You can’t think of your audiences in isolation any more. Well you can, but you won’t last long. Your customers are your community; your colleagues are your corporate representatives (even if you fire them like Apple); your corporate responsibility impacts on how your customers feel; your customers get served by your colleagues who have vested interest in your success and theirs. And so it goes round.
But how to make it all tie together? How to get everyone fired up and not fired? How to get each of these audiences engaged in what you do?
On the Other Hand – Sustainable Communication
Unless you want to maintain the classic corporate silos, you can’t think of your separate functions acting in isolation any more. The world moves too fast to let your organisation take separate journeys, at separate times, with separate functions creating separate approaches and separate programmes.
The ‘silos’ that have built up over the years as each specialism gets more, well, specialised, are no longer adding clarity and purpose but are creating dysfunction and slowing performance. I talked about this in Managing Your Internal Customers (FT Pitman) in 1993. Nearly 20 years later the time has come to put a truly engaging strategy into action. And the driver now is not just costs, or performance (or at the time TQM) but it is all of these combined & the economy & the increasing prospect of social discontent, & fight against corporate greed & saving the planet . There is no longer the time to change bit by bit.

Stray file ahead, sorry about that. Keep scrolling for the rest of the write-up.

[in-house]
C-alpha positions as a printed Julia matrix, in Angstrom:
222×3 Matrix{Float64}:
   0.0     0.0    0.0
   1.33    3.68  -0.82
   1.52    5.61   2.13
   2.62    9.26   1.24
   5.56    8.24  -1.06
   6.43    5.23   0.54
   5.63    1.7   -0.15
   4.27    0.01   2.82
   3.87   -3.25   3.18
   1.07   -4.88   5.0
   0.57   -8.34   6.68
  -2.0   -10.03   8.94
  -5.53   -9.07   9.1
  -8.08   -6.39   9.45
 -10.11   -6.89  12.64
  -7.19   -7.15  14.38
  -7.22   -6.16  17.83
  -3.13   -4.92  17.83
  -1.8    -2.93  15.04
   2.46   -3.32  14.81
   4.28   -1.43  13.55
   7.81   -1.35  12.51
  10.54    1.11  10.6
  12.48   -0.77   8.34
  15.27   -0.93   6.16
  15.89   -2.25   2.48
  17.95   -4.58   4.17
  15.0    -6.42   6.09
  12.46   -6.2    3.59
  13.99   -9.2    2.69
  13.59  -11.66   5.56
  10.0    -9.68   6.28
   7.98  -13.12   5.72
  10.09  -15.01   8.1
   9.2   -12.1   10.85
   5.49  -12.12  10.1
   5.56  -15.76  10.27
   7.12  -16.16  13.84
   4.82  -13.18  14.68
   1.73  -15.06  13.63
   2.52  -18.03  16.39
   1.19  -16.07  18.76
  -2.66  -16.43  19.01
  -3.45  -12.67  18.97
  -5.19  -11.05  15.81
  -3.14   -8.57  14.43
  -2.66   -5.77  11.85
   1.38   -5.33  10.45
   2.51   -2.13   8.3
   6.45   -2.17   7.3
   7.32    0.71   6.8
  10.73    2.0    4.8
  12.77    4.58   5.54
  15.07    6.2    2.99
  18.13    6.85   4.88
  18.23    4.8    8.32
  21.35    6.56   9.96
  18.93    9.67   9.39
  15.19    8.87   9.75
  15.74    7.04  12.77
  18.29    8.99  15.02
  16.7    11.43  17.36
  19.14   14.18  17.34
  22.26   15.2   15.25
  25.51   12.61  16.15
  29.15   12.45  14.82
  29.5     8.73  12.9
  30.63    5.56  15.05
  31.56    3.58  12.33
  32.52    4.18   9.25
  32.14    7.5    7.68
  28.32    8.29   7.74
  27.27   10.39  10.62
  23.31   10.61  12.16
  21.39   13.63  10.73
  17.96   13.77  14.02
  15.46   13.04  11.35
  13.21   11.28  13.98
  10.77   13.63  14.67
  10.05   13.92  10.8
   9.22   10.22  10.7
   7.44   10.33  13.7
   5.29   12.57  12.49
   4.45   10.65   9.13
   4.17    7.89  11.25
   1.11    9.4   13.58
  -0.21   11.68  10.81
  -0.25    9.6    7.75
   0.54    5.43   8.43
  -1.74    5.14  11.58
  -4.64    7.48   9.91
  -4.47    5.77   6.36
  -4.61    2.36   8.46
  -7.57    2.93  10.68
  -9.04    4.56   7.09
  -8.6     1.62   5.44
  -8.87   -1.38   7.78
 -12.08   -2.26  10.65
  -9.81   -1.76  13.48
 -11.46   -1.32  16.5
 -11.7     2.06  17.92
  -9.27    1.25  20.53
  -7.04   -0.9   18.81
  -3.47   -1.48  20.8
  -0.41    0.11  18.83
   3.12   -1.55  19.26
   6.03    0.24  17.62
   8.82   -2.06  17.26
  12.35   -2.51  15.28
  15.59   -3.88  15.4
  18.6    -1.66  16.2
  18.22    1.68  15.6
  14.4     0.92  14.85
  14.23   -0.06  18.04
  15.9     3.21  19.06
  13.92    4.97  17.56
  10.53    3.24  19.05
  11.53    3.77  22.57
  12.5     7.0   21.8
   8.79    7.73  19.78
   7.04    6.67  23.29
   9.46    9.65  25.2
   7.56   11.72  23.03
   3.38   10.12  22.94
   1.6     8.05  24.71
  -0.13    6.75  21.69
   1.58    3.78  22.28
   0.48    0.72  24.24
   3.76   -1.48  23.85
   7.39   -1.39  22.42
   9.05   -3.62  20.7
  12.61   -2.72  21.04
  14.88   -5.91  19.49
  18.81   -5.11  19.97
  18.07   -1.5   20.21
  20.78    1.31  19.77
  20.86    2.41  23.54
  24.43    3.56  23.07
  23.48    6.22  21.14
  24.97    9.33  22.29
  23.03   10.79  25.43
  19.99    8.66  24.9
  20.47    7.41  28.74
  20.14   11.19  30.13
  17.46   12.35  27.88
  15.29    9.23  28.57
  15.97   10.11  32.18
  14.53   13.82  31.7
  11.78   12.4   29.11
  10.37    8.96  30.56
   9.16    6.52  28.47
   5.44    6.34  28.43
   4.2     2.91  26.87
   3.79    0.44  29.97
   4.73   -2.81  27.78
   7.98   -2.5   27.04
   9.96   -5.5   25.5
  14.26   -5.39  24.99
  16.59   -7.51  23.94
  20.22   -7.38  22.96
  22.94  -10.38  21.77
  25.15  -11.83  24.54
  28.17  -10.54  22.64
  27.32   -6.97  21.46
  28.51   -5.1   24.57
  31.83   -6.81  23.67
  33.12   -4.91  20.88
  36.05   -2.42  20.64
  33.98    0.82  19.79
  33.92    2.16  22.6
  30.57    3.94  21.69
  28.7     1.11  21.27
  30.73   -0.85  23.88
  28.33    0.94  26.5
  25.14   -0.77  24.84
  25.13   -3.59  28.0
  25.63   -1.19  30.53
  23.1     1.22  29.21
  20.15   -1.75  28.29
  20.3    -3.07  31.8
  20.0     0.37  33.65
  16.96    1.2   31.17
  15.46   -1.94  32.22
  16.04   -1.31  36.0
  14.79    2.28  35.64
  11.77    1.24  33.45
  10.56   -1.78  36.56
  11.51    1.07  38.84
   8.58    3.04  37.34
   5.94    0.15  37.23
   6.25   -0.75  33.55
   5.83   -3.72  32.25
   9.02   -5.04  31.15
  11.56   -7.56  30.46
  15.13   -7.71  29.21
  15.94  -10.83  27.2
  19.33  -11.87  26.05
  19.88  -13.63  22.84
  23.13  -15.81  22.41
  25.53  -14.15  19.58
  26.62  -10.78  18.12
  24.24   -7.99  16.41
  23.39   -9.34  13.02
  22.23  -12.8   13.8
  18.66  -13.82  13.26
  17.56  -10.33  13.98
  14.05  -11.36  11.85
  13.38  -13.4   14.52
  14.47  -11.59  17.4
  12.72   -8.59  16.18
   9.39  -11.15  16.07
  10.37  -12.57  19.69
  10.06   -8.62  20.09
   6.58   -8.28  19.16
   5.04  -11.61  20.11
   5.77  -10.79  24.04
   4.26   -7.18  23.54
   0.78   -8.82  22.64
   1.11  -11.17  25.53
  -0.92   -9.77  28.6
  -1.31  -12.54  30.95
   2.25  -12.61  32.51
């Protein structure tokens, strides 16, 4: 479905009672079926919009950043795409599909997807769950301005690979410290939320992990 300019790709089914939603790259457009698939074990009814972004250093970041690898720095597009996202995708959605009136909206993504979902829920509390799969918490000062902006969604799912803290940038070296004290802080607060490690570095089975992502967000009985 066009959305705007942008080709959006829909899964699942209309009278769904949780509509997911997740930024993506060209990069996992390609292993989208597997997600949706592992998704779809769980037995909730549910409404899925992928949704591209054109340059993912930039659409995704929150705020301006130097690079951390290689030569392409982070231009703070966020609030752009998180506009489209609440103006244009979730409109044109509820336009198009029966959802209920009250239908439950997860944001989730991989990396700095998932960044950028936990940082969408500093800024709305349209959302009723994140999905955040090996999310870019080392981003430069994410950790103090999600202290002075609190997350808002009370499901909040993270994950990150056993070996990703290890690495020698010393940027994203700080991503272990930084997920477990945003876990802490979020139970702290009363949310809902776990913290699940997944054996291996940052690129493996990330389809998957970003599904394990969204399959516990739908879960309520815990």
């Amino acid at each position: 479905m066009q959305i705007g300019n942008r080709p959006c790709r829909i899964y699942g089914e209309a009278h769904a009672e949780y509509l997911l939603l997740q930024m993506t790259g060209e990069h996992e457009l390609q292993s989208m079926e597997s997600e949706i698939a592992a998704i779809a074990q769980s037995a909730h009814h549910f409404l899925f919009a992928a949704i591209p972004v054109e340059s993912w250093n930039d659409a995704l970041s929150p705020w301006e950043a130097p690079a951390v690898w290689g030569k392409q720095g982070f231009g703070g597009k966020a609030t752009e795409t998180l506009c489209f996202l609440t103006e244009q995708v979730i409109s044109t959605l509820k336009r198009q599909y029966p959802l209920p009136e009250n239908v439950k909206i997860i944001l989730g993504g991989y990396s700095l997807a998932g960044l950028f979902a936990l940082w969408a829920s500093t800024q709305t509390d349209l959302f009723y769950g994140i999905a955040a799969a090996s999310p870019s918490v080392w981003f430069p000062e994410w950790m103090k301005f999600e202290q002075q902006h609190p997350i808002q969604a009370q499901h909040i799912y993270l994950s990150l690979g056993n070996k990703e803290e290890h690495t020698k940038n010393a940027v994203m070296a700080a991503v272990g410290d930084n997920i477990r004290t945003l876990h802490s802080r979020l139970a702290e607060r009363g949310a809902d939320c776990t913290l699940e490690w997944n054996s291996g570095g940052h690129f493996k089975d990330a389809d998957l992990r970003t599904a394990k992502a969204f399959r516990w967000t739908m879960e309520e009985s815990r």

We all know the C-Suite generate the Visions, Missions and Values (as words, or in their actions), communication creates and cascades the copy/content; marketing the brand and imagery while HR invents an ‘employment’ version of the brand’ (however divisive), . But why is everyone doing this in ignorant isolation? The power of what we say, what we do and what we look like (my mantra in The Company Culture Cookbook FT Prentice Hall 2002) is that these are best done together.
Plan A – Because there is no Plan B from Marks and Spencer, our Brand Champions of 2011, and stars of our Engaging Brands Report
If there is no Plan B then everyone has to be working on Plan ! That’s where Marks and Spencer got to, in 2008. Now it’s just a way of doing business. But it took the strong will, determination and some strong words from one man, Sir Stuart Rose, then Chairman and Chief Executive, to put together a strategy, an integrated plan and execution for a new way of running the business.
Plan A was/is not a ‘side-show’, not a ‘nice to have’, not a ‘sop’ to give an appearance of doing CSR, not a bit of ‘philanthropy’ as witnessed by Mike Barry, Head of Sustainability M&S, in his TEDx talk. It was not a separate programme alongside the business, but the opposite, an engaging art, an integrated whole. That’s where the ‘one hand’ of creating a sustainable business got together with the ‘other hand’ of creating sustainable communication that would not wither on the vine.
Mark and Spencer were the only company in our study of the FTSE 100 to ‘tick every box’ in our engagement matrix. That’s why we, and the Guardian Awards amongst others, have named them our 2011 corporate Brand Champions.
*Co-authored by Ian Buckingham and Kevin Thomson.